Here's the most recent batch of logs:


    Thanks again!

    -- Joe

  5. #25
    EFI'd dn010's Avatar
    Join Date:  Jul 2011

    Location:  Florida: Pinellas County

    Posts:    1,242

    My VIN:    5003

    Club(s):   (DCF)

    Any luck checking your timing?
    -----Dan B.

  6. #26
    Senior Member
    Join Date:  May 2011

    Location:  Norton, MA

    Posts:    467

    My VIN:    767

    Quote Originally Posted by FABombjoy View Post
    -Warmup looks lean and low RPM.
    That seems consistent with how quickly it stalled out after I hooked up the MAP sensor properly. I should also note that the strong fuel smell from the exhaust is pretty much gone now.

    The combo of 40F CLT, 700-ish RPM, and AFR swinging around 14:1 will lug like mad on my engine and shake like an off-balance washer.
    That's fits with what I was seeing, too.

    I run closed-loop idle and I know my ECU would probably abuse ignition advance to maintain that target. I'm sure the 3.0 would be smoother but even modern cars have higher warm-up RPM targets. I target 1200 RPM at that CLT. AFR is bouncing all over and will probably change once MAP is reconnected.
    Actually, once I connected the MAP I saw the AFR go pretty crazy still, up over 22 at one point before it stalled out. I'm guessing other factors are at player here.

    About the higher warm-up targets, that explains my neighbor's late-model Camero, which seems to rev a bit higher than I expected on a cold start for a couple of minutes before settling down. I had wondered about that.

    -What kind of idle valve? msq shows 4/6 wire stepper. If that's the DIY valve setup I would suggest changing minimum steps to move to 2 or 3, and "always on", at least for now.
    4 wire Jeep IAC. I'll make the change for the next time I go to the garage (which unfortunately won't be for at least 2 weeks, as I'll be busy next weekend).

    Did you visually verify stepper movement using the test mode? From experience I sent a lot of pintiles flying across the room until I got the wiring straight If it's the stock valve then ignore this.
    I did not; I wasn't aware of a test mode. This has taken four years, and the last 1.5 years was waiting for an exhaust before finally just building one myself, and most of the electrical work was done that. Which mostly means my memory is fuzzy about exactly what I did. I do remember spending a lot of time making sure I got the pins right on the IAC, which I documented (briefly), and used a diagram as a reference for what to wire up to what. I never visually checked it, as I didn't know I could.

    I'll have to remember to bring a torx driver with me next time I go, as for some reason it uses that instead of hex bolts or Philips screws.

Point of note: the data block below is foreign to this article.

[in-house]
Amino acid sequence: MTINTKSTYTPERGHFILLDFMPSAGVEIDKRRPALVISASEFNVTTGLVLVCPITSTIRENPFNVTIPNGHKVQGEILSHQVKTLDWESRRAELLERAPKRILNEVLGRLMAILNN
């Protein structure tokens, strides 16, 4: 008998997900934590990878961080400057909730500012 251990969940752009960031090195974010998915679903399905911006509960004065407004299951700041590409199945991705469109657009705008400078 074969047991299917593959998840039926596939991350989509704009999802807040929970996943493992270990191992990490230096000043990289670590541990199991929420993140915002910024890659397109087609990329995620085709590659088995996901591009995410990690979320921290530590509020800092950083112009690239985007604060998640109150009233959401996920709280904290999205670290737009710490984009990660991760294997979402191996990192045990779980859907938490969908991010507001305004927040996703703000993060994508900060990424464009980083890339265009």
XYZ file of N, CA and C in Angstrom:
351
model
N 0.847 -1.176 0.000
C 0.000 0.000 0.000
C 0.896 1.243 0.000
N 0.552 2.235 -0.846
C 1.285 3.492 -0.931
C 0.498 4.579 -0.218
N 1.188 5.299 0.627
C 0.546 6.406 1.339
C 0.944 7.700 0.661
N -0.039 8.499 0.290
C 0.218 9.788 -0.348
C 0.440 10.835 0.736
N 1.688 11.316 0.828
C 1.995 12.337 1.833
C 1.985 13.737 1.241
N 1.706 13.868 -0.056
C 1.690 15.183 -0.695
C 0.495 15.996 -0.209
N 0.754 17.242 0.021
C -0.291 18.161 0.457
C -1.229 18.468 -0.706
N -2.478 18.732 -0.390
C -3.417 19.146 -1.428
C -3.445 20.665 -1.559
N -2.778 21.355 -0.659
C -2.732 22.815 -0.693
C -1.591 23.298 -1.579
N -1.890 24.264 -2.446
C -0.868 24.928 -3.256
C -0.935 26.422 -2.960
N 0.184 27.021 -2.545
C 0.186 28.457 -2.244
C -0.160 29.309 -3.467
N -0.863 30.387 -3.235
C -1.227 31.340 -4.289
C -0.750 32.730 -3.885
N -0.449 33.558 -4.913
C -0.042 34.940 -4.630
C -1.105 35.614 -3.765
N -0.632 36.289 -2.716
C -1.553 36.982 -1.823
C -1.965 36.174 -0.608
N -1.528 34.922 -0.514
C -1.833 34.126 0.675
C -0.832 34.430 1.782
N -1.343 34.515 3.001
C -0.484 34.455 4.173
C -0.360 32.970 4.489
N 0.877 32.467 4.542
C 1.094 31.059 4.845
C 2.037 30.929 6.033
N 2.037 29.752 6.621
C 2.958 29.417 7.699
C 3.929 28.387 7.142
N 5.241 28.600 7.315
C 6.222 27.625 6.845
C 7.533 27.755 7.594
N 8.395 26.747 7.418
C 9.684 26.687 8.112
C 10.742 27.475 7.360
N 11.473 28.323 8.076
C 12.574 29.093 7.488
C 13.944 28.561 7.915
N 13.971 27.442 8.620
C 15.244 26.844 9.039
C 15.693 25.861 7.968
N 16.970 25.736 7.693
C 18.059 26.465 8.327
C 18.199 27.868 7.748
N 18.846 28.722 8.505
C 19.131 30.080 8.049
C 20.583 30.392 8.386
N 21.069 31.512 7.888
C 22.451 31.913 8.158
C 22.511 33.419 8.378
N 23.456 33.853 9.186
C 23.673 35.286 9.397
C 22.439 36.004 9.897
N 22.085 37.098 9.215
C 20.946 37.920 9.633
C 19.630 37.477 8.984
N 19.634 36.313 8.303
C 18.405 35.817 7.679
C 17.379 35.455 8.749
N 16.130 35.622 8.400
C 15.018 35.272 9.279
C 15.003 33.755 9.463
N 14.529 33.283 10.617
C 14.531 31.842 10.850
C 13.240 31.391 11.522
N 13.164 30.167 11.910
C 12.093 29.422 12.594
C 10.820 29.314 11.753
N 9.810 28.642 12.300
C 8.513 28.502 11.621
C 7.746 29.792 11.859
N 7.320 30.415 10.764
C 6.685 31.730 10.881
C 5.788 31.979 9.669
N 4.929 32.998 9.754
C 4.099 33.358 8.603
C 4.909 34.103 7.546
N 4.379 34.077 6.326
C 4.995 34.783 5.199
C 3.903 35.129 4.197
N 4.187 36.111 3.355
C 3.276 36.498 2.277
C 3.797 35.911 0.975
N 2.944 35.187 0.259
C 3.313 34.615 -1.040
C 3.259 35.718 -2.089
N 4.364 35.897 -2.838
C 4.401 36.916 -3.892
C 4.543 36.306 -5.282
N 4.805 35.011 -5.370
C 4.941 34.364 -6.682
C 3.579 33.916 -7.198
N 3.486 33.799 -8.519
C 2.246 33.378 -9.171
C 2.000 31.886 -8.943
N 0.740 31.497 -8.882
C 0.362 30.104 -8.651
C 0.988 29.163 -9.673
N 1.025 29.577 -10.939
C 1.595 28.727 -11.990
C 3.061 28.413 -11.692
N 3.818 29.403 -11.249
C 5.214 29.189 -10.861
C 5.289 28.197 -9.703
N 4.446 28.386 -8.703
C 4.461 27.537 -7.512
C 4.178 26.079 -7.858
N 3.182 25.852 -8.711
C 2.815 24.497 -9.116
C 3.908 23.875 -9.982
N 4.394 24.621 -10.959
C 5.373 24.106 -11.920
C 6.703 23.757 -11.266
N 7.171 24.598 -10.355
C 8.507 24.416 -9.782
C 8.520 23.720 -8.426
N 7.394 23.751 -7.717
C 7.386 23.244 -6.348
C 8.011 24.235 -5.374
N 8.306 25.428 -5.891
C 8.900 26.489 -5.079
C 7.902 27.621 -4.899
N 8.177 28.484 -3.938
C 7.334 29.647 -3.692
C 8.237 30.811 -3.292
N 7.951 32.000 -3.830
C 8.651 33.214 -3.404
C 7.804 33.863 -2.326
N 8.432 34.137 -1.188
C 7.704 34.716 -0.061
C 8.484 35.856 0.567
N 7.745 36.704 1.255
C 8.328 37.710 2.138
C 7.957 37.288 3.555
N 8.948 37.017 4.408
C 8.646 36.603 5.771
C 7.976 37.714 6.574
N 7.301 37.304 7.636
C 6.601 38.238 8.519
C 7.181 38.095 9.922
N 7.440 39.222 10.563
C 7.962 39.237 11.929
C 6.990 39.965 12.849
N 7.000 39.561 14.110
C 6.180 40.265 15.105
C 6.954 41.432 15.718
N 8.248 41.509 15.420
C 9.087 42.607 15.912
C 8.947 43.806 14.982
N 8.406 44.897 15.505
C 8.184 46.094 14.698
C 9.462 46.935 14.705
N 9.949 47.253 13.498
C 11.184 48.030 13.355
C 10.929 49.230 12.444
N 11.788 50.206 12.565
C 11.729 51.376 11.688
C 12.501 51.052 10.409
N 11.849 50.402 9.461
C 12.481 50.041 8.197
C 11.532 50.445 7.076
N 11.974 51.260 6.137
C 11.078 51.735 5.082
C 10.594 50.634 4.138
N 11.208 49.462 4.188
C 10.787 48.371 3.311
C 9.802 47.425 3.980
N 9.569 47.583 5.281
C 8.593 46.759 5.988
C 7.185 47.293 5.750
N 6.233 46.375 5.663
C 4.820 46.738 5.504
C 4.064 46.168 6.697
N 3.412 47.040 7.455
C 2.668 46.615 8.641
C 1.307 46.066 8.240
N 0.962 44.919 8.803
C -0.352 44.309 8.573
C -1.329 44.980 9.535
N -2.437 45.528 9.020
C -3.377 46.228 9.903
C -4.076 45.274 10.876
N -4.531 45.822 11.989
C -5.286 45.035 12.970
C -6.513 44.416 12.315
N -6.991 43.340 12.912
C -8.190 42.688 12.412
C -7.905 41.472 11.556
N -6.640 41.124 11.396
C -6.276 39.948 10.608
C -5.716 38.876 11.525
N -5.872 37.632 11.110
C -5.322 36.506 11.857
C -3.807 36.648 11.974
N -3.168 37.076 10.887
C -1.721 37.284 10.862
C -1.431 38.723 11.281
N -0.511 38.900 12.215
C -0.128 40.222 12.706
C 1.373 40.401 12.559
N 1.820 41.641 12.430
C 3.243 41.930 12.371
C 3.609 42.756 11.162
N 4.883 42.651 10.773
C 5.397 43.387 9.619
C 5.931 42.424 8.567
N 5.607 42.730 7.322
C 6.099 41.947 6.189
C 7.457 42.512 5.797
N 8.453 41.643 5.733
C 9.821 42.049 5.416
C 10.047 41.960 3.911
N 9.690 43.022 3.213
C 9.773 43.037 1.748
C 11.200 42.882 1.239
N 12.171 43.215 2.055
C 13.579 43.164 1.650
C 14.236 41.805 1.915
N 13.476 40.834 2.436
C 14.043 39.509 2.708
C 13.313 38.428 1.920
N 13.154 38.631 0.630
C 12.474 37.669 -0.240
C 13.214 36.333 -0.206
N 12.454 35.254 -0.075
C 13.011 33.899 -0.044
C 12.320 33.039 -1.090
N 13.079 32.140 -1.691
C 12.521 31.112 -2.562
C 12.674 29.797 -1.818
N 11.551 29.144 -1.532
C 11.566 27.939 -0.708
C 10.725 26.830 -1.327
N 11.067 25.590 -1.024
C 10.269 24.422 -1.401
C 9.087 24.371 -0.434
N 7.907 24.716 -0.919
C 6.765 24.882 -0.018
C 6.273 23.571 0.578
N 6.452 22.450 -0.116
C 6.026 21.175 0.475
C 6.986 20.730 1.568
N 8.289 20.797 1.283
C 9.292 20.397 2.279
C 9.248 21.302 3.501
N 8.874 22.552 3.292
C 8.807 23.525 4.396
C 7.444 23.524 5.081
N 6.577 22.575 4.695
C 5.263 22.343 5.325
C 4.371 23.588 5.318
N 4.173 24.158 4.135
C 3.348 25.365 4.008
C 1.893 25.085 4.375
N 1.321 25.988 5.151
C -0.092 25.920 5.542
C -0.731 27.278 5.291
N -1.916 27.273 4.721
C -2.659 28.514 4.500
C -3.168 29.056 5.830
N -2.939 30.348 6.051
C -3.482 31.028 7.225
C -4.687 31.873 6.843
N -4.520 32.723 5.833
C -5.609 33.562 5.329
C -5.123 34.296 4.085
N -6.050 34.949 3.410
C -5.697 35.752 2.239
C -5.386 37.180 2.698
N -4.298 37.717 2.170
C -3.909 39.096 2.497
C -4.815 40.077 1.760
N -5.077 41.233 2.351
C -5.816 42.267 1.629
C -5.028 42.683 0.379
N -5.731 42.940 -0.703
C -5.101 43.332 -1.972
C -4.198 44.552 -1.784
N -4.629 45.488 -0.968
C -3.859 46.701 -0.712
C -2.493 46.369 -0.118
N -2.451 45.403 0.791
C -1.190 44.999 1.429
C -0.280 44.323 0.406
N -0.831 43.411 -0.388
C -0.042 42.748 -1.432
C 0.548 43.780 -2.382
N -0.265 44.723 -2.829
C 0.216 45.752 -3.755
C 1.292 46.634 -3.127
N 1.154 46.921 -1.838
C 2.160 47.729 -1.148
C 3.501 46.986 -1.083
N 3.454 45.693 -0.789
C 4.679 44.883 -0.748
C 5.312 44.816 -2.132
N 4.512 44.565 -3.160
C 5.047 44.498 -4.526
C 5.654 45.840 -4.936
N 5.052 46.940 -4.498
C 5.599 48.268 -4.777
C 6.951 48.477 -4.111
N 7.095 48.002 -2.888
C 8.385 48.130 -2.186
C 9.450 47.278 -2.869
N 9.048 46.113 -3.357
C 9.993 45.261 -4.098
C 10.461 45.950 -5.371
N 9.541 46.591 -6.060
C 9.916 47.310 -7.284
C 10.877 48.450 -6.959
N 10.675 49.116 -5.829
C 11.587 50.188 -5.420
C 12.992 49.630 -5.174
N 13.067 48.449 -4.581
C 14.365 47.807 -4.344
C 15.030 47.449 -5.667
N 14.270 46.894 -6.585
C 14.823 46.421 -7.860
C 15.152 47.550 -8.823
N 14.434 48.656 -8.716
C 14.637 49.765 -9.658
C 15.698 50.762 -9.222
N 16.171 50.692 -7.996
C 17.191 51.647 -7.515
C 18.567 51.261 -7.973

-REQ_FUEL doesn't seem to correspond with what was previously stated in this thread regarding your injector size (stated 19lbs, 22lbs in the equation)
    Ah, sorry, it seems I pulled that information from the part of my site from when I was looking at doing a 2.8 EFI conversion, before I found a hole in my engine block and switched to a 3.0L swap. I used 22lbs because that's what I found when I googled for the Ford FOTE-9F593-D9B injectors that I'm actually using. 22lbs is (I believe) correct.

    On an unrelated note, I notice that my oil gauge in the DMC is pegged to straight up, beyond the end of the marks. I'll have to look into that at some point. I'm using the one-wire sender that came with the 3.0L engine.

    The fact that it runs at all is a huge thing, tho! I'm sure with some fine-tuning it'll be right in no time.
    I was pretty surprised it ran at all. Although now I have to figure out why it doesn't again, but your suggestions should help. Thanks!

    -- Joe

  7. #27
    EFI'd dn010's Avatar
    Join Date:  Jul 2011

    Location:  Florida: Pinellas County

    Posts:    1,242

    My VIN:    5003

    Club(s):   (DCF)

    Quote Originally Posted by jangell View Post
    Ah, sorry, it seems I pulled that information from the part of my site from when I was looking at doing a 2.8 EFI conversion, before I found a hole in my engine block and switched to a 3.0L swap. I used 22lbs because that's what I found when I googled for the Ford FOTE-9F593-D9B injectors that I'm actually using. 22lbs is (I believe) correct.
    -- Joe
    This is where it gets interesting - be careful here. Are these the pink tops? What is the Bosch number on the injector? You have to figure out how much fuel these will inject. You're saying they're 22lbs. BUT. 22lbs at what Pressure / BAR? Then, you need to figure out what pressure your installed fuel pressure regulator maintains. If they're 22lbs at 4 bar or 5 bar etc, and your regulator is at 3 bar, then you will no longer have 22lbs anymore, it will be LESS. The easiest thing for me was to get a graduated cylinder to get my injector parameters. I say easy - it was a pain in the ass, but it gave me the numbers I needed without guesswork.
    -----Dan B.

  8. #28
    Senior Member
    Join Date:  May 2011

    Location:  Norton, MA

    Posts:    467

    My VIN:    767

    Quote Originally Posted by dn010 View Post